Arts Everyday Living: Inside the Self Portrait, III—The Mirror to Immortality

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You can see me taking a picture of myself!

                                                           Henri Evenepoel, Letter to his father

 

Henri_Evenepoel_(1872-1899)_Self-portrait_in_three-way_Mirror_1898_Royal_Museums_of_Fine_Arts_in_Belgium_Brussels_Archives_of_Contemporary_Art_in_Belgium

Belgian Henri Evenepoel was only 26 in 1898 when he took this hypnotic photo of himself in Paris–with an early Kodak hand-held  camera in front of a three way mirror. He must have been excited by the prospects of the new century in both art and technology.   Among his friends was Henri Matisse, who at his death in1954 would be praised as one of the world’s artistic giants.

However, Evenepoel died of typhoid fever, within a year of his innovative self portrait.  He was mourned by contemporary critics for his talent as a painter (photography was not yet acknowledged as a creative medium) but then mainly forgotten. Until he surfaced again in a special exhibition appropriately called Snapshot: Painters and Photography, Bonnard to Vuillard that toured museums such as the Phillips Collection in Washington, D.C. and the Van Gogh Museum in Amsterdam in 2011-2012.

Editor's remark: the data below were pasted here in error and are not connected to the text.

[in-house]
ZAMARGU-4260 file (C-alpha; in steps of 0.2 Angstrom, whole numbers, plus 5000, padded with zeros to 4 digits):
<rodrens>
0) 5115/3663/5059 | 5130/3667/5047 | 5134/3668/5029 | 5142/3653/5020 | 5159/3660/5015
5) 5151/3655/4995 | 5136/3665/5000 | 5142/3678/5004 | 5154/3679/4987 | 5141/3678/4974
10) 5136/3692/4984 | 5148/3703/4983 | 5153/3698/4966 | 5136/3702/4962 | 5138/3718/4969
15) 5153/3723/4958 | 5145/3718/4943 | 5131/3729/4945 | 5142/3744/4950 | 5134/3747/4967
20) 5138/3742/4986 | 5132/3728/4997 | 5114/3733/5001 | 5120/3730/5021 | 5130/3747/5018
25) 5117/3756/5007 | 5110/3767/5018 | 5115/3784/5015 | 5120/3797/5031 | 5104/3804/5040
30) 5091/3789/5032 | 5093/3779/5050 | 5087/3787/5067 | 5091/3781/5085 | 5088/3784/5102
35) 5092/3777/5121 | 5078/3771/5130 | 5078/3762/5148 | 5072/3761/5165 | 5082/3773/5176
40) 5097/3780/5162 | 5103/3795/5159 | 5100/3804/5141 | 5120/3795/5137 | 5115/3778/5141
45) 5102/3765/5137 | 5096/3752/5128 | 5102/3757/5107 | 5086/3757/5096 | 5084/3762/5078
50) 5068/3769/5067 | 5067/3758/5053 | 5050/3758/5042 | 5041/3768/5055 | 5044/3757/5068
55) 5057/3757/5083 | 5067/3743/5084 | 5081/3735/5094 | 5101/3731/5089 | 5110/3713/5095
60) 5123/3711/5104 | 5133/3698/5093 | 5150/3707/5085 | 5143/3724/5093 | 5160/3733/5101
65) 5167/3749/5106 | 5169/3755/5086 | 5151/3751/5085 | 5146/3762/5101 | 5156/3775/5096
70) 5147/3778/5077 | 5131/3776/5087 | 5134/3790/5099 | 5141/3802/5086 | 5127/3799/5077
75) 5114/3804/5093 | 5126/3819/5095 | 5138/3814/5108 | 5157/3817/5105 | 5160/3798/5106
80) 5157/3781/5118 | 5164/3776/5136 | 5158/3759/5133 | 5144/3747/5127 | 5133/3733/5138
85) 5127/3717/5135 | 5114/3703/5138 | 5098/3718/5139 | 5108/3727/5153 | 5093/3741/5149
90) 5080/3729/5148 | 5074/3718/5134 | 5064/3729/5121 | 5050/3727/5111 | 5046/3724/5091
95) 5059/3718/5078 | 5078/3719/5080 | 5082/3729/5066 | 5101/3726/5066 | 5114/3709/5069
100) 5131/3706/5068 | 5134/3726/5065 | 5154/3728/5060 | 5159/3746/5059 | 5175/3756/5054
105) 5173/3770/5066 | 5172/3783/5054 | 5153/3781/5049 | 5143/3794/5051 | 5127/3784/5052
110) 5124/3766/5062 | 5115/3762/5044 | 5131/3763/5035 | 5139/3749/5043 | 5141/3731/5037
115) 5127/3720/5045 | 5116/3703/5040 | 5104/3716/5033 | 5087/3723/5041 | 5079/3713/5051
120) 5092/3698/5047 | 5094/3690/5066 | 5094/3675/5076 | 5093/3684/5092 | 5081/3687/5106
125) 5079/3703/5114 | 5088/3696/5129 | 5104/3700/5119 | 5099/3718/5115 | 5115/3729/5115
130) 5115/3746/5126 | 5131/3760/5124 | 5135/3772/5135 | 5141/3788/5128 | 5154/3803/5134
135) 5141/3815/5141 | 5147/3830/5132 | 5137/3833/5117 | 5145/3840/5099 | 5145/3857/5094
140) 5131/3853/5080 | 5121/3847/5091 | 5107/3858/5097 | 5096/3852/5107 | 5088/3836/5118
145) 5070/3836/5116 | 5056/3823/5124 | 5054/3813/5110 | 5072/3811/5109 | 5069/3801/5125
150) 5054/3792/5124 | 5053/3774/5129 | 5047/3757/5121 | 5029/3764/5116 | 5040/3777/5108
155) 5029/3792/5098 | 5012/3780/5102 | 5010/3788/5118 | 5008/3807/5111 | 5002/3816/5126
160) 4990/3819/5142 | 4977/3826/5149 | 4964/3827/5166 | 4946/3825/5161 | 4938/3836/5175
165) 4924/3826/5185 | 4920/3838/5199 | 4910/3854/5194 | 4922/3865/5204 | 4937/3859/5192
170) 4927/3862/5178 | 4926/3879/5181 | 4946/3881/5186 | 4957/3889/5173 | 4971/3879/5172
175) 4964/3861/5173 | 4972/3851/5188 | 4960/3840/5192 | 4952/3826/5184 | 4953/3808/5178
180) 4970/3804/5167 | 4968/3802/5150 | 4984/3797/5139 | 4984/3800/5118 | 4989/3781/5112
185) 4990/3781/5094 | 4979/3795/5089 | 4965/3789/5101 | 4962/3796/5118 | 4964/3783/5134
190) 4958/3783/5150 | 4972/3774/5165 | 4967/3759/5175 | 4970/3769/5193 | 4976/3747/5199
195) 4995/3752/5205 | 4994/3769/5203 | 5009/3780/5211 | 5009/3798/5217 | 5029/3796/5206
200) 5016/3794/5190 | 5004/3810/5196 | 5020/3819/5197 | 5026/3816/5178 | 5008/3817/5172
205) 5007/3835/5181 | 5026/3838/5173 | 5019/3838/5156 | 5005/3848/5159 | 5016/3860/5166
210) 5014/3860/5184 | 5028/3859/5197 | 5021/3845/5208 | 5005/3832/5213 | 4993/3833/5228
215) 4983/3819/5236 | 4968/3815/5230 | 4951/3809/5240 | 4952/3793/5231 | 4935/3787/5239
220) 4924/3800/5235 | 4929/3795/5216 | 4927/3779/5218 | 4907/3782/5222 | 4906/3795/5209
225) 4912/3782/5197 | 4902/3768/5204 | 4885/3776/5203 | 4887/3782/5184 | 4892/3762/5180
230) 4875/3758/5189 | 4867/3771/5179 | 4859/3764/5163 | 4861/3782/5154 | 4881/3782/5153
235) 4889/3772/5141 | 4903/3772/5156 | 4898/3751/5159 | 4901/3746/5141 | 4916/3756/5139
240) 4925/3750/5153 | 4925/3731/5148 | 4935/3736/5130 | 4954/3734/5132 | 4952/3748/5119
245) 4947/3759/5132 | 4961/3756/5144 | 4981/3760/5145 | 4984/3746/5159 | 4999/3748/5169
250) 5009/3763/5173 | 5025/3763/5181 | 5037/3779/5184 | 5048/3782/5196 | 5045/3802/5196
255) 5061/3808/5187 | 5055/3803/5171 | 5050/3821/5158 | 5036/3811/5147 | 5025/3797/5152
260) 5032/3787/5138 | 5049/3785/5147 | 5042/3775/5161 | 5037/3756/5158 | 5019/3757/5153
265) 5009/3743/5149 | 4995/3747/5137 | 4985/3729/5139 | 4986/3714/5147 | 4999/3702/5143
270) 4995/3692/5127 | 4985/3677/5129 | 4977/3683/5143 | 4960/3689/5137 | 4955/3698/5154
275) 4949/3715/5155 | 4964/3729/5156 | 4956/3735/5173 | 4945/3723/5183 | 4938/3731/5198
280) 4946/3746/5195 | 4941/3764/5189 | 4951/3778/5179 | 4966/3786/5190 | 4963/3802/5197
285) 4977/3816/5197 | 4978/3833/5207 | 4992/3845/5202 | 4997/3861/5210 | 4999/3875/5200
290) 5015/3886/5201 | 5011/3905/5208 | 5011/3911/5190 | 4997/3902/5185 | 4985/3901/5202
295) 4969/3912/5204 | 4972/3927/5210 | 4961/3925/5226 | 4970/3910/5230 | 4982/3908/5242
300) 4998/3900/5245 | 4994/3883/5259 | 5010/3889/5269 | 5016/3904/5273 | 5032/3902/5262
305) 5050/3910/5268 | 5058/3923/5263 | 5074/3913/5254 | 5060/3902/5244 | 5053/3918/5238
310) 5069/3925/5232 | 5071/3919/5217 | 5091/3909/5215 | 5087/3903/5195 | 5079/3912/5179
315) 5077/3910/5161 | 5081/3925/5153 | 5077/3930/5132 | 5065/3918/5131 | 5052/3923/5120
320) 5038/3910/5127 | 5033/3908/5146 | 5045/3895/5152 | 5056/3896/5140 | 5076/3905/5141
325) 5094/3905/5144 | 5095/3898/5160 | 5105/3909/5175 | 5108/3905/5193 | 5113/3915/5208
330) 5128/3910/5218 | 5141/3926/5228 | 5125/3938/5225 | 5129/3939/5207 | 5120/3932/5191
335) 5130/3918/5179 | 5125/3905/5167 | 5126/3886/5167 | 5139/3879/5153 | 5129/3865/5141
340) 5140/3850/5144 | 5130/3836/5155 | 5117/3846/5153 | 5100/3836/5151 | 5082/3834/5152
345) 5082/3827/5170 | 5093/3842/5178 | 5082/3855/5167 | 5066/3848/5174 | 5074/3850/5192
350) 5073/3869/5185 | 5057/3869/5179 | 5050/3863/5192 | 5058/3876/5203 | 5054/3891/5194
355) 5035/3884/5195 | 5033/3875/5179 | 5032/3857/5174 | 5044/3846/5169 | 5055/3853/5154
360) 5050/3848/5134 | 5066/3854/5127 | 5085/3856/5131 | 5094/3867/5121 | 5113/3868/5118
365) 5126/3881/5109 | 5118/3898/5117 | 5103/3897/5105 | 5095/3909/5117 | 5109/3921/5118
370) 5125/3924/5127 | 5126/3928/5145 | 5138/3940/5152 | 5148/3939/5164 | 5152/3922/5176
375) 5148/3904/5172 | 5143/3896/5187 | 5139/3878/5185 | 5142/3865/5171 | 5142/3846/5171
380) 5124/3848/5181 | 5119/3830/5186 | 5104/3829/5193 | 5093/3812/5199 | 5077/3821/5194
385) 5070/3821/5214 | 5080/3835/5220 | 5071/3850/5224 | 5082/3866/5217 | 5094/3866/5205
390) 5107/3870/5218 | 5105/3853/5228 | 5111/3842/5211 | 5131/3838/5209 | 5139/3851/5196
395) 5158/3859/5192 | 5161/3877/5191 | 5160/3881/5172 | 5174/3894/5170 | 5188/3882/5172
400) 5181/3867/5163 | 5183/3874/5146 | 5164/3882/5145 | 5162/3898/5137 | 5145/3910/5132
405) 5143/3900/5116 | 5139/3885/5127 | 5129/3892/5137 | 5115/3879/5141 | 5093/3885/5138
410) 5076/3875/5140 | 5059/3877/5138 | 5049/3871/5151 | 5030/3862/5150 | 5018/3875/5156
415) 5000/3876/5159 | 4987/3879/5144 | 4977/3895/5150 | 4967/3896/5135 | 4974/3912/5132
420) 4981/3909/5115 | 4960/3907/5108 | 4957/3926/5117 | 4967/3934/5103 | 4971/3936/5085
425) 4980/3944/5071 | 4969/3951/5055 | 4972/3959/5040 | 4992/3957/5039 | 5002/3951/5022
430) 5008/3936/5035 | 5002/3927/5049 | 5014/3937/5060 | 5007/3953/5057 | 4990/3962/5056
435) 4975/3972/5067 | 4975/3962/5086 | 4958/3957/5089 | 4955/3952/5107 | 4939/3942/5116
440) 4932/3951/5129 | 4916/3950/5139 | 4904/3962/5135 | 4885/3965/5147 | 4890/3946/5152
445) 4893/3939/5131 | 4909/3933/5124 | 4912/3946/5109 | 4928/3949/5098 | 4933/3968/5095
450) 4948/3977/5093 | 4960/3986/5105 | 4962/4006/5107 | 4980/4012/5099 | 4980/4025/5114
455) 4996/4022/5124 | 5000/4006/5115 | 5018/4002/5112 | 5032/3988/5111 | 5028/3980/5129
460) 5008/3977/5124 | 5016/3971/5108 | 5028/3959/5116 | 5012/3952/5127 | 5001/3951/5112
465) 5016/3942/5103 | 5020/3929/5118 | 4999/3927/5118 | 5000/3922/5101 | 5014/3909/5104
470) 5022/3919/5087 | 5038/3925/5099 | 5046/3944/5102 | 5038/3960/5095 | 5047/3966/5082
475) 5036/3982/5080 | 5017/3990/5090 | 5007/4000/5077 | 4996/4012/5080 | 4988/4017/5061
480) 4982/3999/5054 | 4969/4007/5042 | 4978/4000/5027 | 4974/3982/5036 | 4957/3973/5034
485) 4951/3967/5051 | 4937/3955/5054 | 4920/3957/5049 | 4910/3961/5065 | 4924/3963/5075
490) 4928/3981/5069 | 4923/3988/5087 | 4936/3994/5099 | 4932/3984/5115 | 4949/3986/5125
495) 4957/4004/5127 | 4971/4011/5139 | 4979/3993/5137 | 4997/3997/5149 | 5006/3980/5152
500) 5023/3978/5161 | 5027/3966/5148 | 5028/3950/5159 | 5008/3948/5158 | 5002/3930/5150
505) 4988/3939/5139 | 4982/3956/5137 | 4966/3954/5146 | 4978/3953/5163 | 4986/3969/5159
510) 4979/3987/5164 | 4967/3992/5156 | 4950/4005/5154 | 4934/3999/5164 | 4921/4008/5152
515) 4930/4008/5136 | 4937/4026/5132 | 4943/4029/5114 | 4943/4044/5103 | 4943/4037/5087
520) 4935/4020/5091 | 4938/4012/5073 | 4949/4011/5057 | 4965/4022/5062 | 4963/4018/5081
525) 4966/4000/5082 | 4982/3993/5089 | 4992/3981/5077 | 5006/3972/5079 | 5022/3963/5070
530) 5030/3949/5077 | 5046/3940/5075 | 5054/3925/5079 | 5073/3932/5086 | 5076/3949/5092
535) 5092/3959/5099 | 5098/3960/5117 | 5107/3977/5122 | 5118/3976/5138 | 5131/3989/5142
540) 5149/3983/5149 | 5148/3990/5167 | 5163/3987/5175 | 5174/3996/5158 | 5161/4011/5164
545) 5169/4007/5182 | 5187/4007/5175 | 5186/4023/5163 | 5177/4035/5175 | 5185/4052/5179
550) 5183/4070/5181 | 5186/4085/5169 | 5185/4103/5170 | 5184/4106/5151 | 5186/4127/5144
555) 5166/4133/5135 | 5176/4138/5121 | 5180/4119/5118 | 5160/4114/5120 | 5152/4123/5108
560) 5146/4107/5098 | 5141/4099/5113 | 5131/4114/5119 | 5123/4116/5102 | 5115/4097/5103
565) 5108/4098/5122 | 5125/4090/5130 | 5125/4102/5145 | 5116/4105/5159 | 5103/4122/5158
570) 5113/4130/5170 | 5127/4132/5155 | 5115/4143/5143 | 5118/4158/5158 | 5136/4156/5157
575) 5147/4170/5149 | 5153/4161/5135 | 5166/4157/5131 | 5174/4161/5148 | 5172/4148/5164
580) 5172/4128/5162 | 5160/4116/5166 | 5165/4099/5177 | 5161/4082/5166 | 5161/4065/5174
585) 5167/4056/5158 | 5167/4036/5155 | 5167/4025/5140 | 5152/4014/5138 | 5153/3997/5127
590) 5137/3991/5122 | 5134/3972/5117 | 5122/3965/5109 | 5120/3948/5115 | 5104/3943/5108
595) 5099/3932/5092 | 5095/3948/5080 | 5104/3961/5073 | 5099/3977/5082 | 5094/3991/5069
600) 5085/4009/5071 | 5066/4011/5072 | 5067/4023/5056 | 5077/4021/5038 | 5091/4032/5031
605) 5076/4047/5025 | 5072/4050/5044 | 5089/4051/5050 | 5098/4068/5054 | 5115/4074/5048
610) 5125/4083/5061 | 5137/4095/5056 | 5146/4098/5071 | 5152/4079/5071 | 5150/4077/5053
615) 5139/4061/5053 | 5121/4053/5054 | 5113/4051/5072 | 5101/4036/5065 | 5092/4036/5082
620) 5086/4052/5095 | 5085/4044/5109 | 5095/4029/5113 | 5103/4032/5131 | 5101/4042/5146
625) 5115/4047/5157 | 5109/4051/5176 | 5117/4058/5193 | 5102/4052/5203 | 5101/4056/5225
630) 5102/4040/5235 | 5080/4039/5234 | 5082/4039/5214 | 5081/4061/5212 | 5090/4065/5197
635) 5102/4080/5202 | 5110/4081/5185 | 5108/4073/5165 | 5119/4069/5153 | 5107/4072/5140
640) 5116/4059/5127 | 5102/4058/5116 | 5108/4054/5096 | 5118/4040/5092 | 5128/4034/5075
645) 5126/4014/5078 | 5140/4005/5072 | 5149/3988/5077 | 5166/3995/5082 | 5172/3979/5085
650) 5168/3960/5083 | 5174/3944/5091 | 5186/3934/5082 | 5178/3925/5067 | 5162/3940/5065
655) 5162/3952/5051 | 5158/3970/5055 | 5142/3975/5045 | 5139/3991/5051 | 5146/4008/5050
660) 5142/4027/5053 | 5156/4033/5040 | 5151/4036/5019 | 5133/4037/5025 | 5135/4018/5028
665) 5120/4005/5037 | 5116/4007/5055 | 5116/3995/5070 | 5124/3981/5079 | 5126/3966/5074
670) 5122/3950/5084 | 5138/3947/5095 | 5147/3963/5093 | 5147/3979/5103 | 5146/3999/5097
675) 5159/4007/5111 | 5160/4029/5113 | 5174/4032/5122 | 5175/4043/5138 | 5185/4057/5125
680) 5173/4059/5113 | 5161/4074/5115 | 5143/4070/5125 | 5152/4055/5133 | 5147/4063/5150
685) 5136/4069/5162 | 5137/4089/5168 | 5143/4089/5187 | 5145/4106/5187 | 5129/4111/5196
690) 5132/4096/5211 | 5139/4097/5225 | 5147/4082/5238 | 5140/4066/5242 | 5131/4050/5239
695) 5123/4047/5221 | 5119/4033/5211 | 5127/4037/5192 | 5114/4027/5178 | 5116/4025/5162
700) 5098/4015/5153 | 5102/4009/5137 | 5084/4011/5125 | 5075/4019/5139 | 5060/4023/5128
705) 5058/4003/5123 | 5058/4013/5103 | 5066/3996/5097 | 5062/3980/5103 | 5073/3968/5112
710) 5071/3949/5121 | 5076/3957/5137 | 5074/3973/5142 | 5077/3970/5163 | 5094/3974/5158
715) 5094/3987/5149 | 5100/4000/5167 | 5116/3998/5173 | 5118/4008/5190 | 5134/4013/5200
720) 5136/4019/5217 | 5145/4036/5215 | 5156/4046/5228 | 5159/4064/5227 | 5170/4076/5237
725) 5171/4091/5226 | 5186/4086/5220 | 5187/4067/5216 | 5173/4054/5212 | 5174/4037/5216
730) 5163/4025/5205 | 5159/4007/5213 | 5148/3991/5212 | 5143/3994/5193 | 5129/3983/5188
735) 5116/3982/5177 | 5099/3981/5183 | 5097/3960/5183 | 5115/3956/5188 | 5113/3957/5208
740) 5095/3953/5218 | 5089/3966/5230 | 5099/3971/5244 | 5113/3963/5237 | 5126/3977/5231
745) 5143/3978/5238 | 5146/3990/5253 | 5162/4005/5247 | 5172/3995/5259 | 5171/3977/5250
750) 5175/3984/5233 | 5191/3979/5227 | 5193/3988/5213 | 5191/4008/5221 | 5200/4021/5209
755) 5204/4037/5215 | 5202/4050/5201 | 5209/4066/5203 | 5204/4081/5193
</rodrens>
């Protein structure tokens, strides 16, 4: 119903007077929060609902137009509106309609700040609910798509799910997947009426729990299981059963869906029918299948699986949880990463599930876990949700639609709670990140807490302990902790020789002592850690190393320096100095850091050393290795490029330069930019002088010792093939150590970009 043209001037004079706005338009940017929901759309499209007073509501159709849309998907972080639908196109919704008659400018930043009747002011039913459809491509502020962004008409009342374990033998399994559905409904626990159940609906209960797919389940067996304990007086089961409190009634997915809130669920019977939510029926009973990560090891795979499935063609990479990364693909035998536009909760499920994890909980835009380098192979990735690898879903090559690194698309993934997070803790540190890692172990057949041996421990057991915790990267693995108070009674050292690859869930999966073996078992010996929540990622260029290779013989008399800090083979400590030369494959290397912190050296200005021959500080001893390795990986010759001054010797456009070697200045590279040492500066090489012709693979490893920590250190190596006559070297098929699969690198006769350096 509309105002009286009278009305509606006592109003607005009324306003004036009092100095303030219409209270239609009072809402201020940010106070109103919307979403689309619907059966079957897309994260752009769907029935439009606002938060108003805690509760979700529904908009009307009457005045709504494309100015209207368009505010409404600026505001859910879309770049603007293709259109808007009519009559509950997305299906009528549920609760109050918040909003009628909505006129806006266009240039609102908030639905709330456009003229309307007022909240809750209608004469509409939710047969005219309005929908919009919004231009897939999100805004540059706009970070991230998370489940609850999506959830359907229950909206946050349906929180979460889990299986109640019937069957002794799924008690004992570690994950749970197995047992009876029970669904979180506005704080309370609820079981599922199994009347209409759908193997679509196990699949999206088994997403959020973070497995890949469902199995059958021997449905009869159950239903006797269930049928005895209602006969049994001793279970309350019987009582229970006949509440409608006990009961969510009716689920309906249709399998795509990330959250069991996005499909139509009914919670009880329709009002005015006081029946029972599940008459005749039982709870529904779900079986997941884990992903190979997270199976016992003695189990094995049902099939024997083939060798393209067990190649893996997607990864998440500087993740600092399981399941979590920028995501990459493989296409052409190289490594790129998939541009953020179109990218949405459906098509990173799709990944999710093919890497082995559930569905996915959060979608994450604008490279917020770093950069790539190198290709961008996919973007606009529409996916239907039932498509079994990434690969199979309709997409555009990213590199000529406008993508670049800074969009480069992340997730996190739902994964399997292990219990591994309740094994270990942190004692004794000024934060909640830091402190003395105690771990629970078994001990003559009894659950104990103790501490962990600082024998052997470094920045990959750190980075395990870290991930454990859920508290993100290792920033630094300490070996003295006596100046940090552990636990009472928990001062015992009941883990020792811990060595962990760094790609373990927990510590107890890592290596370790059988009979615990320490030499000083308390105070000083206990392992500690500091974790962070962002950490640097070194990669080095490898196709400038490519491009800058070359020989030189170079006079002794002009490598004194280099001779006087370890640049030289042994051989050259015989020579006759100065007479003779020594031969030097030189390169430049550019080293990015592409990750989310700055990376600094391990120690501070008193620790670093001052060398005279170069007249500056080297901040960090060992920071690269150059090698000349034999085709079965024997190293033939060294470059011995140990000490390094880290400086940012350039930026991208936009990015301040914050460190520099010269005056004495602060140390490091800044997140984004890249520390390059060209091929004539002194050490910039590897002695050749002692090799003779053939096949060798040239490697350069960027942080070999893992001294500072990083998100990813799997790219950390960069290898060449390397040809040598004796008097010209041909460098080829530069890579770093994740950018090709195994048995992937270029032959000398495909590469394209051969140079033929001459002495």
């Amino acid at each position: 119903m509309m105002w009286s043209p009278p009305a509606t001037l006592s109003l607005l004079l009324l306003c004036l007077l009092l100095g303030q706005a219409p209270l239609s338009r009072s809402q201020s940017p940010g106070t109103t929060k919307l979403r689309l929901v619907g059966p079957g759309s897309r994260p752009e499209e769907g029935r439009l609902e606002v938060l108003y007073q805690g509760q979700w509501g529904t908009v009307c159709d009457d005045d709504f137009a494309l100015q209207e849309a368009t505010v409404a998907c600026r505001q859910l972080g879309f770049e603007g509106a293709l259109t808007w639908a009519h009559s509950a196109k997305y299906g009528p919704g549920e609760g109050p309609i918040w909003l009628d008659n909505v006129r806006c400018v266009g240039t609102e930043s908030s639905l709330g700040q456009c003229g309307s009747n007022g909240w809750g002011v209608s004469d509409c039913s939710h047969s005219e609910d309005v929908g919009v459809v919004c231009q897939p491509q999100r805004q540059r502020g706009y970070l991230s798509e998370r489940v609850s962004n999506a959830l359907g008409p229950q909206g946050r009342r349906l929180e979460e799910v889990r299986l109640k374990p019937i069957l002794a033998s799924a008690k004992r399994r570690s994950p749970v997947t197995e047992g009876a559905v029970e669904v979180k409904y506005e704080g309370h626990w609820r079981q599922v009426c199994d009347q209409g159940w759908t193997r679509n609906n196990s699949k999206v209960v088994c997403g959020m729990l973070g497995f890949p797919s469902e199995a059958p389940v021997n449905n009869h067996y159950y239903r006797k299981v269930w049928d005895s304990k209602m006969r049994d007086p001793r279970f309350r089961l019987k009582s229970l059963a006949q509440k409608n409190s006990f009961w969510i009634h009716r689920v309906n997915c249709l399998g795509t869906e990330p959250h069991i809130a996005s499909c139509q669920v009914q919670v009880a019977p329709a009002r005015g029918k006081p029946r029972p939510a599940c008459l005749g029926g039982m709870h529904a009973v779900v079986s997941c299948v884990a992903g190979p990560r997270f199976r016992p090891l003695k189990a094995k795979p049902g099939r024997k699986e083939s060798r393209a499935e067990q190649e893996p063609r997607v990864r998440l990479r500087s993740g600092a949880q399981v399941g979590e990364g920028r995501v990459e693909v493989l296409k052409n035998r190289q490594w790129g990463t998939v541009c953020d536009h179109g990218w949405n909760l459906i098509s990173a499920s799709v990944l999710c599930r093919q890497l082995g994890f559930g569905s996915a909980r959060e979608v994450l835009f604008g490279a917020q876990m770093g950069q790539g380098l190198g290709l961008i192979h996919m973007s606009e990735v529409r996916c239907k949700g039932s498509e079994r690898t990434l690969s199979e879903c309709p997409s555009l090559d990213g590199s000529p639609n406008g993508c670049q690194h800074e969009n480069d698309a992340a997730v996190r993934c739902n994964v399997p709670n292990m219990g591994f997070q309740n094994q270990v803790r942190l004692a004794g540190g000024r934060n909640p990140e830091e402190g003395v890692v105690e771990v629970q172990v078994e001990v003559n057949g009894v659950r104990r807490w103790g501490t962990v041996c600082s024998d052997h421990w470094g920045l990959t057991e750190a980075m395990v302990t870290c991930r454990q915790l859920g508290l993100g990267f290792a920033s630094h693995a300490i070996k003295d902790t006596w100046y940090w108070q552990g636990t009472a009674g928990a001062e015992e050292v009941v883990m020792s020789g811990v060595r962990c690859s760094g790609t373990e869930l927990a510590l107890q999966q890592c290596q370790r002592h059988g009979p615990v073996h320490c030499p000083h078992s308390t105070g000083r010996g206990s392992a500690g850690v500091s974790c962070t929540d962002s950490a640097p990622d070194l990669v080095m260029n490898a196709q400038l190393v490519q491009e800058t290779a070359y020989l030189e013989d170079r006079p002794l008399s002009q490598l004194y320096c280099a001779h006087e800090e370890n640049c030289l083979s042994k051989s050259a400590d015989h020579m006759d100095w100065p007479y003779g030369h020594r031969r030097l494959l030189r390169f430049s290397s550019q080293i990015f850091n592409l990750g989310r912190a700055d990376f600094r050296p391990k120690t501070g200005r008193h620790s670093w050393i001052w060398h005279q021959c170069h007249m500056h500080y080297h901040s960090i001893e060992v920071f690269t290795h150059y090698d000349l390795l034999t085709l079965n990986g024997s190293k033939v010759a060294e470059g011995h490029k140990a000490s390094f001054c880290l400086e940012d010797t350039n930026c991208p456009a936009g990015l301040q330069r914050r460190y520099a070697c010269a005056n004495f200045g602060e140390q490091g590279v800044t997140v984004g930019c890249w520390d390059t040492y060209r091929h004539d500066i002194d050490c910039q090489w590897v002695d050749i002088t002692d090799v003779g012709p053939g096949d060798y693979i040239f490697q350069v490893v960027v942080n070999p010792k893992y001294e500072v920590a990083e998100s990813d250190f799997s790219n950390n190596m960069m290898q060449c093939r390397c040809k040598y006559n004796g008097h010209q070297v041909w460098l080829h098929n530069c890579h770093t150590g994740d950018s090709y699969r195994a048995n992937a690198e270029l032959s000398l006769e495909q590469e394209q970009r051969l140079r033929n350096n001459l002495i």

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Henri Evenepoel, Self Portrait in a Three Way Mirror, 1898, modern gelatin silver print, 2011, from original negative, Royal Museum of Fine Arts of Belgium, Brussels, Archives of Contemporary Art in Belgium.

And to learn more about Evenepoel (1872-1899), click on:

Snapshot

The above image is used solely for educational purposes.

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